1. Behind the Scenes Images
The decision to show what happens behind the scenes of a company is both surprising and symptomatic of the change that the rise of imagery has brought to marketing. In breaking down the boundaries between customers and the company, firms are trying to build closer relationships with their buyers. It’s a strategy followed by both B2B and B2C corporations. Walmart’s Facebook stream, for example, is made up largely of catalog shots that show the products that people can find on the store’s shelves. Occasionally though, and it happens about once in every fifteen images, the company also shows pictures of its staff. Those are pictures that pick up few shares but they do generate lots of likes and comments.
BP, a B2C firm, takes a different approach. The company uses pictures of its staff too but mostly to promote content intended to improve recruitment. It does, however, take users to its sites where the oil is being produced. It could just as easily have taken them to the forecourts of its gas stations, the place where customers come in closest contact with the company.
Walmart shows its staff; BP shows its plants.
These images are more commonly found away from consumer-side promotional material and in a company’s investment literature. BP’s website offers presentations on a range of different corporate social responsibility issues. The presentation on People Capability uses on its cover a group of workers on a rig.
BP’s CSR report also takes readers behind the scenes.
Like Walmart’s Facebook stream, the company has also used a picture of its staff in the workplace as a way of showing what the company does, how it does it and who does it for them. For both B2B and B2C firms, the strategy is intended to draw customers and the company closer together, and build trust by showing that it has nothing to hide.
Images that teach skills to users deliver a valuable service. They’re also likely to be shared by users with friends who might benefit from the knowledge contained in the picture.
Initially, this content would have been delivered in the form of a blog post and later as a YouTube video. While both those formats are still in use, it’s now also possible to deliver an entire lesson in just six seconds. Home Depot created a series of stop-motion Vine videos that offered visual lessons in basic home maintenance. More recently, it’s used a combination of image-heavy blog posts and a #LetsDoThis Twitter hashtag to deliver some simple lessons.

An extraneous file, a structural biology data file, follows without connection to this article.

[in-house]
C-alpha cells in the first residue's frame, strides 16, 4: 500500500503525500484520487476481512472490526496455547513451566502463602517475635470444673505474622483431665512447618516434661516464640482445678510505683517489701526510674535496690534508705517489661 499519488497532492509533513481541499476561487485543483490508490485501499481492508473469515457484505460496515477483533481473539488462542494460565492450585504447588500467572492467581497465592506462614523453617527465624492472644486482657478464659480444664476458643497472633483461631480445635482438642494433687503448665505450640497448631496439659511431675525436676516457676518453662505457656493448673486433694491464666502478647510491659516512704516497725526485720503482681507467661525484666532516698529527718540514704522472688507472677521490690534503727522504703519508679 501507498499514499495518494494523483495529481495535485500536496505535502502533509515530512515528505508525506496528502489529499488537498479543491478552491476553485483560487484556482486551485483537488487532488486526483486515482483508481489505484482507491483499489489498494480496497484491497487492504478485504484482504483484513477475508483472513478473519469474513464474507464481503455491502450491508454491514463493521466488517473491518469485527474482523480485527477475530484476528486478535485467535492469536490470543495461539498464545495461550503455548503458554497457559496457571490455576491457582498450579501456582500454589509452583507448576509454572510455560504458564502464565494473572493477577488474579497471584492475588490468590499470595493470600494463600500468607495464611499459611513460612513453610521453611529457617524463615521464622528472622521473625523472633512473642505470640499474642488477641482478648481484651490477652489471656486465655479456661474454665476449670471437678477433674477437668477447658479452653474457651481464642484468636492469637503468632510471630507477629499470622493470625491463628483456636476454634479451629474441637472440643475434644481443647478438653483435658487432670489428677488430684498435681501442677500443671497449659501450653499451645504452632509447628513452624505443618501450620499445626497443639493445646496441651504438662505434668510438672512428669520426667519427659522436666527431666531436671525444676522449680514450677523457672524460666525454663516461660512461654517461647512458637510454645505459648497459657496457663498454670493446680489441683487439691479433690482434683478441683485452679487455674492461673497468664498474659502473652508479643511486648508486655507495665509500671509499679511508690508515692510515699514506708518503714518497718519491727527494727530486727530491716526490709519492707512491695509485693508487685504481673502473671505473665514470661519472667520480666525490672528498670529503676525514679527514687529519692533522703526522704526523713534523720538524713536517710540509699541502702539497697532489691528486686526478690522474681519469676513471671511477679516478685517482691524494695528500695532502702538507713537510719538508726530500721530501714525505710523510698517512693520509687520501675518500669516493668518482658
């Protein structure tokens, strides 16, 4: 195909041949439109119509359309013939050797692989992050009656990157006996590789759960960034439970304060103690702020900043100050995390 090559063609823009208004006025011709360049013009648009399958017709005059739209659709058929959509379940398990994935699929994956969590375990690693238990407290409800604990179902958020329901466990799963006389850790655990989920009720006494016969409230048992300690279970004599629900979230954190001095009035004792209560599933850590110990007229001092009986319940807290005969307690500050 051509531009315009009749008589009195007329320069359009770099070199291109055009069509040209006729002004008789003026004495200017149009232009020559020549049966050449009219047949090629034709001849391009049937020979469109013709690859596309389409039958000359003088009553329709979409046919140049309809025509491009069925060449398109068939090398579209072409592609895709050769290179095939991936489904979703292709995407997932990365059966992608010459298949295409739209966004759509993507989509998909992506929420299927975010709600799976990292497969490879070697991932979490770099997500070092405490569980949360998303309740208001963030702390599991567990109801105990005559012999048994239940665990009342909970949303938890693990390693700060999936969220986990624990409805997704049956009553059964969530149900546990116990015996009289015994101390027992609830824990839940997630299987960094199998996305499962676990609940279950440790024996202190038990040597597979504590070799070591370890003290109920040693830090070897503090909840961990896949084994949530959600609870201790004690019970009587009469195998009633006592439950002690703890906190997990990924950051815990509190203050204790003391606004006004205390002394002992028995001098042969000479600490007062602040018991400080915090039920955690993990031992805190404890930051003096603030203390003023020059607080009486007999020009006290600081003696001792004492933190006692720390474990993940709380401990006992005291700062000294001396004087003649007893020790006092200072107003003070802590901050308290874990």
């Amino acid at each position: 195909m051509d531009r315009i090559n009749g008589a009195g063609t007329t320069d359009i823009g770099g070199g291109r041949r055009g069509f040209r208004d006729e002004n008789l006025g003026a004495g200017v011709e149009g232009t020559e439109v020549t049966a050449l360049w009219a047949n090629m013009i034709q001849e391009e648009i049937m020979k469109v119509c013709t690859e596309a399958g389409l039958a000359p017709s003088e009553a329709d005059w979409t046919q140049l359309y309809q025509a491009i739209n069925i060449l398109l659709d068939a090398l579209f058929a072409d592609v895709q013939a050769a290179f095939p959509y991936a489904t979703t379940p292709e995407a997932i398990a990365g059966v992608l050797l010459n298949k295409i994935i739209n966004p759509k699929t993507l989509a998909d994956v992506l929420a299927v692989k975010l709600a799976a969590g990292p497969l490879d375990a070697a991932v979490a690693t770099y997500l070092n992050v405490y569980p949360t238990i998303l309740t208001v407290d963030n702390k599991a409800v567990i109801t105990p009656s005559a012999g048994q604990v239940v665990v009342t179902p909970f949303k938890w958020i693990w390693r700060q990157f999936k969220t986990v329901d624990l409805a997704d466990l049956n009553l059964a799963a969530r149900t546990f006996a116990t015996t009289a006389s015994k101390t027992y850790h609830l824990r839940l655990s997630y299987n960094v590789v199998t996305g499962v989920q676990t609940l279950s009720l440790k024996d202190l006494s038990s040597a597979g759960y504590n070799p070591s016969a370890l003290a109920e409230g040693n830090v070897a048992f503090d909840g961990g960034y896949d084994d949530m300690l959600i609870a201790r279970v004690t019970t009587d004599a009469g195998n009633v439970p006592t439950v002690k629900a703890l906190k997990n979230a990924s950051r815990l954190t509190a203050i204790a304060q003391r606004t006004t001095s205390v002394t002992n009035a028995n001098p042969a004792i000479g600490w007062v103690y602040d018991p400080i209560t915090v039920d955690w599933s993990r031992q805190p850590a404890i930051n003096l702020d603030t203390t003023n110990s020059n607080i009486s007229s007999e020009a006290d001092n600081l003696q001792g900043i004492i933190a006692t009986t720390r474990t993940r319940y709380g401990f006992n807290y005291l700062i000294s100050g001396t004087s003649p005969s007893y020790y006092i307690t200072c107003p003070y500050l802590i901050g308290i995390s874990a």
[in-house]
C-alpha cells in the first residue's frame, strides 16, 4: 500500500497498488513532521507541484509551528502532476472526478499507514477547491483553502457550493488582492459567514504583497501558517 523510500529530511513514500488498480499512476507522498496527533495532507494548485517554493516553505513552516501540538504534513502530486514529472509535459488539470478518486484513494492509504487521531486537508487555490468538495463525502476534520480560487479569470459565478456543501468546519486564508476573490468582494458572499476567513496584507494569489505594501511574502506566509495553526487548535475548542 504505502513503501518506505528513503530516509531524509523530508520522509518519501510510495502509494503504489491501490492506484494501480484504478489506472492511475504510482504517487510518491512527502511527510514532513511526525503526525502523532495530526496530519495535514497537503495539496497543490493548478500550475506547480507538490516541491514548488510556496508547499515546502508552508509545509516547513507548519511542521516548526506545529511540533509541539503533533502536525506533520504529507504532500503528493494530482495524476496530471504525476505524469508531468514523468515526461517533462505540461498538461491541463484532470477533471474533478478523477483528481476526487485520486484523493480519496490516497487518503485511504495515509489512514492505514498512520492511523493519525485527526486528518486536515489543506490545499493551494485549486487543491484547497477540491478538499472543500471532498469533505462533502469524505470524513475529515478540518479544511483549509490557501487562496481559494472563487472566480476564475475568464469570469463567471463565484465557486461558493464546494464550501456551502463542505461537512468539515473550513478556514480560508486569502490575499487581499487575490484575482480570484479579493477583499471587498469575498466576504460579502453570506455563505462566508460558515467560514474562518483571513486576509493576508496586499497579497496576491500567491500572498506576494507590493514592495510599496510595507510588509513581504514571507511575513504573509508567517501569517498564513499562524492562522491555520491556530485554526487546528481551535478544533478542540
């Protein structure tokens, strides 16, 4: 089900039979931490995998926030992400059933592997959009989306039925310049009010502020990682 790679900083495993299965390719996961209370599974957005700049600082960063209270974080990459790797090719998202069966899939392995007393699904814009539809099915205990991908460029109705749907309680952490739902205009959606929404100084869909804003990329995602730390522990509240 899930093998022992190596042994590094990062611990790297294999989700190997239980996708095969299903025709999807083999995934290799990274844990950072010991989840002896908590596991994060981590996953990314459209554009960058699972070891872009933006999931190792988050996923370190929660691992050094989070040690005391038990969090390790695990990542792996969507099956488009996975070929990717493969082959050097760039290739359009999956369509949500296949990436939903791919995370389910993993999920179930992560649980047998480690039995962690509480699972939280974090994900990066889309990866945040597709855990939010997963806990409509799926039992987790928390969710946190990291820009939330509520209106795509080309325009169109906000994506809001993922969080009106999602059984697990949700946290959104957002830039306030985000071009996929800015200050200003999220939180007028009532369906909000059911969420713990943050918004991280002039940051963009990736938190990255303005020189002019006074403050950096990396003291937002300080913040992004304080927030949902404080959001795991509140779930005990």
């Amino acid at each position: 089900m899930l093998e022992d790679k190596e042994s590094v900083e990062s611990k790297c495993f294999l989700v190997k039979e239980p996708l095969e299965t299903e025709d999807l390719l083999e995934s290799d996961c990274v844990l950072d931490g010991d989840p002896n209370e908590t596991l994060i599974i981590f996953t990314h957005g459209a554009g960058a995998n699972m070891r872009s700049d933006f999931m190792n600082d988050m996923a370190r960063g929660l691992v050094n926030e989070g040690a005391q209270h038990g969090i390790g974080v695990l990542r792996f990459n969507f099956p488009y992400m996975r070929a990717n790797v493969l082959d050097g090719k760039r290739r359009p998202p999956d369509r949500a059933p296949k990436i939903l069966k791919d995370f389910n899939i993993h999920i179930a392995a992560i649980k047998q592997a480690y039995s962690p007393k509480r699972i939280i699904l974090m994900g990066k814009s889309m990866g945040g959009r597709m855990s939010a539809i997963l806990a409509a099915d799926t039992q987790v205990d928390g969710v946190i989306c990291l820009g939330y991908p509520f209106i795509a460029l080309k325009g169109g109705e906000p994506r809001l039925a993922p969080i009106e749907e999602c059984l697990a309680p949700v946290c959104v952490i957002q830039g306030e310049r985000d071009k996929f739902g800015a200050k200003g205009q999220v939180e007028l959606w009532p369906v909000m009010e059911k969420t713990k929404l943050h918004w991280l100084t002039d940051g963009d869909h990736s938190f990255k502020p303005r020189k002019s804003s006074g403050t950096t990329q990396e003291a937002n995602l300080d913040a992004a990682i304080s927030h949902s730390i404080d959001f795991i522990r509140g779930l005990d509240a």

Although the images placed in the tweet are intended to serve as samples of the content that can be found on the blog post, in practice they’re often enough to tell most of the story contained in the post’s text.
How-To images don’t work for every company in the Fortune 500, and they’re most likely to work for firms in the retail sector where they help customers get more from their purchase. Where they are suitable though, they deliver valuable information that encourages sales, provides sharing and tells a story about the company.
3. Product Images
More common, and again especially with firms in the retail and food & drinks sectors, are product images. We’ve already seen how Bud Light posts only attractive, professional images of its products in its Facebook stream and in response wins likes and comments of appreciation.
Other firms try to win engagement by encouraging their customers to take product shots themselves. In 2013, whiskey makers Macallan ran a simple contest on Instagram that invited customers to post photos of themselves enjoying a bottle of the whiskey. Each entry had to include the hashtag #meandthemacallan. Winning shots were shown on the company blog, Facebook page and Twitter feed. Instagram encourages these kinds of simple contests by explaining in its help center how to host them.
Some companies though have been more creative. When Ford, a Fortune 500 company known for its adventurousness on social media, wanted to promote some of the features on the new Fiesta, it too turned to a hashtag-based Instagram contest. Each week, users were given a different hashtag which acted as a theme for photographs. The subject was related to an aspect of the car that the company wanted to promote, such as its keyless entry or its rear-view camera but the photographs didn’t need to show the car. Users could upload beautiful pictures of doors, for example.
The best photos were featured in galleries and on digital billboards, and the winning photo won a Ford Fiesta.
More than 16,000 photos were submitted during the six-week contest, giving Ford 120,000 new Facebook fans. Few if any of the images showed the product itself.
Businesses in general and the marketing arms of Fortune 500 companies in particular are increasingly coming to understand the importance of using imagery in their social media platforms, as well as on their promotional material. Those images have measurable effects which may differ according to the type of image used. The choice of images is broad but can be loosely into product shots, behind-the-scenes images and creative variations on those themes, such as how-tos and user-generated contests.
The challenge for companies is to use the right images for the brand — and for the desired result.